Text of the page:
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Service model

The examples and perspective in this article deal primarily with Australia and do not represent a worldwide view of the subject. You may improve this article, discuss the issue on the talk page, or create a new article, as appropriate. (December 2010) (Learn how and when to remove this message)

The service model (or servicing model) generally describes an approach whereby labour unions aim to satisfy members' demands for resolving grievances and securing benefits through methods other than direct grassroots-oriented pressure on employers. It is often contrasted to the organising model, and to rank and file organization.


In Australia, this model was encouraged through a comprehensive mechanism of centralised wage fixing and an industrial arbitration system. This system was particularly reliant on closed shops, and the ability of unions to obtain preference of employment for their members. In 1987 the Australian Council of Trade Unions (ACTU) adopted a "Future Strategies" document. The aim of this document and the underlying strategy was to encourage union rationalisation and thereby larger, more efficient unions that were more able to "service" their members' needs. This was further endorsed by the "Organisation Of Resources And Services Of The Trade Union Movement Policy" adopted in the 1991 congress. Both of these strategies were aimed at improving the delivery of services to members, which was seen as necessary to halt membership declines during this period.

The period following the 1987 congress saw significant shifts in the Australian industrial relations landscape including:

  • an end to closed shop arrangements that were sanctioned by legislation
  • prohibition of secondary boycotts
  • a move to decentralise the award system through enterprise based bargaining.

These changes made it increasingly difficult to retain union membership numbers and density by applying a purely servicing model.

Furthermore, the change that was brought about by the Workplace Relations Act 1996 curtailed the power of the Australian Industrial Relations Commission to resolve disputes by arbitration. This meant that in many cases the Australian Arbitration system was no longer available to resolve disputes, particularly where what was sought by workers was an increase in wages and conditions in excess of a centrally-fixed, minimum wage "safety net". For the first time since Australian federation industrial action was sanctioned by federal legislation in certain defined circumstances. This meant that the bargaining strength of the respective industrial parties became a primary determinant of the outcome, and their ability to organise became crucial.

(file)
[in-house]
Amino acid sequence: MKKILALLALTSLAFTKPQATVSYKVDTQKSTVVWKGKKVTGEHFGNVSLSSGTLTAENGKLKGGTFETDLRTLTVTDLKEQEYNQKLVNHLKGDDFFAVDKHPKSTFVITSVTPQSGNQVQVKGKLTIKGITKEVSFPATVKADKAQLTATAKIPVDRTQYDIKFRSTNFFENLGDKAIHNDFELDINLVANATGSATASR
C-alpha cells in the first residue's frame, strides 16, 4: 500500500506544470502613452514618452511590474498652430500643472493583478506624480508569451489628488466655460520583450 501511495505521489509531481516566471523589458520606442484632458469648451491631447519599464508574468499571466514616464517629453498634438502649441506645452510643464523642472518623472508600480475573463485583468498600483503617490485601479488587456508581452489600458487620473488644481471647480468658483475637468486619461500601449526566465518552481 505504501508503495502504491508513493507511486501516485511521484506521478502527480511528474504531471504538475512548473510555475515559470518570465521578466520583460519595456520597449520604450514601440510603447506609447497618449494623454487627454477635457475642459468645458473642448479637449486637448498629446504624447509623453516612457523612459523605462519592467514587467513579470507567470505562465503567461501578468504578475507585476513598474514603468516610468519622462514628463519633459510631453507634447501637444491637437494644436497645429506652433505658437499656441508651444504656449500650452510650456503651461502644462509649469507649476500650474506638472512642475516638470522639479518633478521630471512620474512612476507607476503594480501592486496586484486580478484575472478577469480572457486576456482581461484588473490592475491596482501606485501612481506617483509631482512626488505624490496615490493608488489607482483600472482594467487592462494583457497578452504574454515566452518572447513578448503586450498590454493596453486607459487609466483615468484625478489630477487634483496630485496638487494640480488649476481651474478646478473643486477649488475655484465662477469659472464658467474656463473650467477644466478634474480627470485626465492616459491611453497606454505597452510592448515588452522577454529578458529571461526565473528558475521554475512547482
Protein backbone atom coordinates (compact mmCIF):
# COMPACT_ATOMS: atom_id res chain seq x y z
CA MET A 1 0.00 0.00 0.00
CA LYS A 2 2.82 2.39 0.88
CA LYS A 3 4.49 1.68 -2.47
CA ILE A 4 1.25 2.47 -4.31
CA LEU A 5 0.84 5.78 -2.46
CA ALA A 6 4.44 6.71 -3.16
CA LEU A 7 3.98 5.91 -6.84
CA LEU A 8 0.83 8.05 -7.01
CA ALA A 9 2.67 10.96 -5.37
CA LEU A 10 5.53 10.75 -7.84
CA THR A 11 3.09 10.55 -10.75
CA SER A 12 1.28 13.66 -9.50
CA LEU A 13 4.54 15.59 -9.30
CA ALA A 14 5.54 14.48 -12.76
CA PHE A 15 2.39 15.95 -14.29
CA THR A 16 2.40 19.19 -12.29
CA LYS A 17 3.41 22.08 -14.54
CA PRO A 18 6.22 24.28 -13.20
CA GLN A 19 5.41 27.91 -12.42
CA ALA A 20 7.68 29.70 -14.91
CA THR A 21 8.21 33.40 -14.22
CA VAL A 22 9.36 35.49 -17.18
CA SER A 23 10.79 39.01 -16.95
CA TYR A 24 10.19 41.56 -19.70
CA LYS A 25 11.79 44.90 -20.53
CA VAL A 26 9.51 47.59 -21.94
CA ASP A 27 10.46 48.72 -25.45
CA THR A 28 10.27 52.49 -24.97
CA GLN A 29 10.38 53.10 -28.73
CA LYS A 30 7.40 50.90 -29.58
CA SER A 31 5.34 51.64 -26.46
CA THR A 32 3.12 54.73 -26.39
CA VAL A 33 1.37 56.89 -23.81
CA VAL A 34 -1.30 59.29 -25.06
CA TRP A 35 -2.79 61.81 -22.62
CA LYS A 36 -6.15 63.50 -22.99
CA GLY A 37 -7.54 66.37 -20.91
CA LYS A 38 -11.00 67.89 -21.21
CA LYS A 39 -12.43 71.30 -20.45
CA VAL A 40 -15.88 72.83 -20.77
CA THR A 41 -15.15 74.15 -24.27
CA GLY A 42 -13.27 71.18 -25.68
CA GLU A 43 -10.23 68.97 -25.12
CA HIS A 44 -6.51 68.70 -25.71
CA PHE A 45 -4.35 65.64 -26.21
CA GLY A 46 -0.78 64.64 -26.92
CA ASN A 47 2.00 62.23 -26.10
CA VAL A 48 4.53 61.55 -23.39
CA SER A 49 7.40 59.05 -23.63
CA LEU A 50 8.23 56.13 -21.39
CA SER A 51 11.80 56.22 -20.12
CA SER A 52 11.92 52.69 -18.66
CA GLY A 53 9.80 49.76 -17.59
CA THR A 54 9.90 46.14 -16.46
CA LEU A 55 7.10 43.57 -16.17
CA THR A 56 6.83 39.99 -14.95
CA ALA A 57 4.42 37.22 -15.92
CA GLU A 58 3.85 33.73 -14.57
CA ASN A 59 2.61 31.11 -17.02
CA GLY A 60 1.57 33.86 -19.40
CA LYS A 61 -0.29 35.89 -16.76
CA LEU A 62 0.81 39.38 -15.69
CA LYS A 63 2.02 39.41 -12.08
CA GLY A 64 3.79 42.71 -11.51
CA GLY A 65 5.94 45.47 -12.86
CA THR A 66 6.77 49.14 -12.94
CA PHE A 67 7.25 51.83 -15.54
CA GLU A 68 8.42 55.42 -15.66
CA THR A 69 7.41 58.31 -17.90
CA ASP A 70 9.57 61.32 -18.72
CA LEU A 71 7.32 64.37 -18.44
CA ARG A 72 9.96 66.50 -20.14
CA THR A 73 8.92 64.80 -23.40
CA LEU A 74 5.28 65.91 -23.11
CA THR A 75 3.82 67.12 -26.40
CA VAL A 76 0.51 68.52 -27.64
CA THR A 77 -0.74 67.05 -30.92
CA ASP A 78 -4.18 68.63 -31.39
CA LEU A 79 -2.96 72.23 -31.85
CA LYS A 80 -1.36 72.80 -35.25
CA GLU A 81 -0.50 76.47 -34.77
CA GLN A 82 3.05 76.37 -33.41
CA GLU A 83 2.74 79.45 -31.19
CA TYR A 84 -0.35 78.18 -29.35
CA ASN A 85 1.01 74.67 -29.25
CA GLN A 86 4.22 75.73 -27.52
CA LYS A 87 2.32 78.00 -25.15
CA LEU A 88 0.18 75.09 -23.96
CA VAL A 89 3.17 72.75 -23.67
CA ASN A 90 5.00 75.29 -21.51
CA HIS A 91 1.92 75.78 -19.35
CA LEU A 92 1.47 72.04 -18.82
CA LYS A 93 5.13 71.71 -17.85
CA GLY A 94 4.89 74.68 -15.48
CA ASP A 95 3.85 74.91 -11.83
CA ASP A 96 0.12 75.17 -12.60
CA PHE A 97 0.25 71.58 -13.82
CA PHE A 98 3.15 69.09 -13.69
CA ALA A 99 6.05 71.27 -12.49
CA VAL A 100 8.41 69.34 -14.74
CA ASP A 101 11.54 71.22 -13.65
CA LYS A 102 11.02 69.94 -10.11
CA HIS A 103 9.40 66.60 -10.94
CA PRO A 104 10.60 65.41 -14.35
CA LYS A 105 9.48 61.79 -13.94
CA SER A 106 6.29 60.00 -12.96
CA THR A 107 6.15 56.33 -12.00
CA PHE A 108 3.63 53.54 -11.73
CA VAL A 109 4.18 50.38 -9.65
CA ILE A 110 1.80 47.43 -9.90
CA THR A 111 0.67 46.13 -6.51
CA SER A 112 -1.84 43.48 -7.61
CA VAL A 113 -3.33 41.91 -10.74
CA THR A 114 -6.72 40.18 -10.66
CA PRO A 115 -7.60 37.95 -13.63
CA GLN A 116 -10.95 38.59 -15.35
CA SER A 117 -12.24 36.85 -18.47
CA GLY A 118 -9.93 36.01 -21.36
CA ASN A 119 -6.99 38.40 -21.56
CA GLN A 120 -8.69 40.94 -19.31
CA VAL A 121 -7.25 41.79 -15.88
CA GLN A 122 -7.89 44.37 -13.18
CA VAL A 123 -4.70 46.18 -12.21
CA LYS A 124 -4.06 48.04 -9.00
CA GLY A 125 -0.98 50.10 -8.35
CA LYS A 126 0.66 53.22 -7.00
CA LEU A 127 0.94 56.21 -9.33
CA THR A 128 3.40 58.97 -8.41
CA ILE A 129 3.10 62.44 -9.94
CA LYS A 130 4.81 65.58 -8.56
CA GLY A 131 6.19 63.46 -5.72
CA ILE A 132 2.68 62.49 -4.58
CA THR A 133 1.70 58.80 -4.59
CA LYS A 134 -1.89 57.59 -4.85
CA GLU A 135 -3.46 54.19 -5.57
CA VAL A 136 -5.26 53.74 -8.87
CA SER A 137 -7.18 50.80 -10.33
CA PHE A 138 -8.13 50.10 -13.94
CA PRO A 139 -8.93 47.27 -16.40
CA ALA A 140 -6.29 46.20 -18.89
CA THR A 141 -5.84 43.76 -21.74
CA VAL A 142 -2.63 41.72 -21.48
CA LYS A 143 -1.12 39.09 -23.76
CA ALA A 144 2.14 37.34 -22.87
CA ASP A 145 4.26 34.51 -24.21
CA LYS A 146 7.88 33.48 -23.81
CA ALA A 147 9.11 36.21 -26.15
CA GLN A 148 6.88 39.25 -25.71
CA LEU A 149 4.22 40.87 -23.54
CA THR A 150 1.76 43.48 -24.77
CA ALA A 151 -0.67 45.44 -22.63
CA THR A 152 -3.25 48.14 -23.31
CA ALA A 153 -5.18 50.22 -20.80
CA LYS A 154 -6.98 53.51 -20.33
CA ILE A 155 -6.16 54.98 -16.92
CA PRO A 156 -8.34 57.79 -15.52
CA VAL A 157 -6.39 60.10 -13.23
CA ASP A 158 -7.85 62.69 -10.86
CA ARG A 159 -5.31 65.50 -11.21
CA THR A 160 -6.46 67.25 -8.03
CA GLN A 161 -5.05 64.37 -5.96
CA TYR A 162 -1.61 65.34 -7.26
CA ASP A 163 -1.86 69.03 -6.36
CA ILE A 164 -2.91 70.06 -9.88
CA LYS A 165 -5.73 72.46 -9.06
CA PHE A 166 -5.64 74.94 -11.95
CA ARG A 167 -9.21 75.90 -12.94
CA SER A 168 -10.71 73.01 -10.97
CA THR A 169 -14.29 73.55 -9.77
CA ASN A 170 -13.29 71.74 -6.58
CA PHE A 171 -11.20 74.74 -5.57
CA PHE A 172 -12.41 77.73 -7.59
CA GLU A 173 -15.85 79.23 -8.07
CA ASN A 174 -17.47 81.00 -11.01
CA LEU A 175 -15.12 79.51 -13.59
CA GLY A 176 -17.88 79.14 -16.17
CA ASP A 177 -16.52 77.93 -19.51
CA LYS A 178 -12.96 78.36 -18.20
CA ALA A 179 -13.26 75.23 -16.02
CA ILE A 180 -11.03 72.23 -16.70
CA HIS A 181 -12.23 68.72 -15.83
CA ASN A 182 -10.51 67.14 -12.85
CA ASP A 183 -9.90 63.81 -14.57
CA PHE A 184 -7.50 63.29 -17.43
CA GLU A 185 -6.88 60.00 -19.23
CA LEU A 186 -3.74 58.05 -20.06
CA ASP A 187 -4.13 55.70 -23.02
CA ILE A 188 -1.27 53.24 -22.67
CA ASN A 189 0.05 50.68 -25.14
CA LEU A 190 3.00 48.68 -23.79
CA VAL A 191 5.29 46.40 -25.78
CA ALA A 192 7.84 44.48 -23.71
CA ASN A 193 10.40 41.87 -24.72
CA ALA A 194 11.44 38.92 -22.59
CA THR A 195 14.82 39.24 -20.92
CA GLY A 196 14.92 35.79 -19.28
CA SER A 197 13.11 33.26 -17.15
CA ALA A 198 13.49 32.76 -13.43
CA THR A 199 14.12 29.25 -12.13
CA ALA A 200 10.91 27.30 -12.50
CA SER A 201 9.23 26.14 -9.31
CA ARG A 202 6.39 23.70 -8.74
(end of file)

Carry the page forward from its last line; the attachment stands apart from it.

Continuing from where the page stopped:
At Congress 2000, the unions adopted the "21st Century Organising and Campaigning Policy" which effectively gave formal recognition to the growing need to focus on actively organising workers to encourage membership growth, or adopt an organising model. This change also reflected the need to change to succeed in a decentralised bargaining context. While there is considerable controversy amongst unions about what constitutes a servicing or organising model, most Australian union structures incorporate a combination of both strategies to varying degrees.

The distinction between servicing and organising is not unique to the Australian Union movement. The discussion between various models is also prominent in other countries such as the United States.

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Service model
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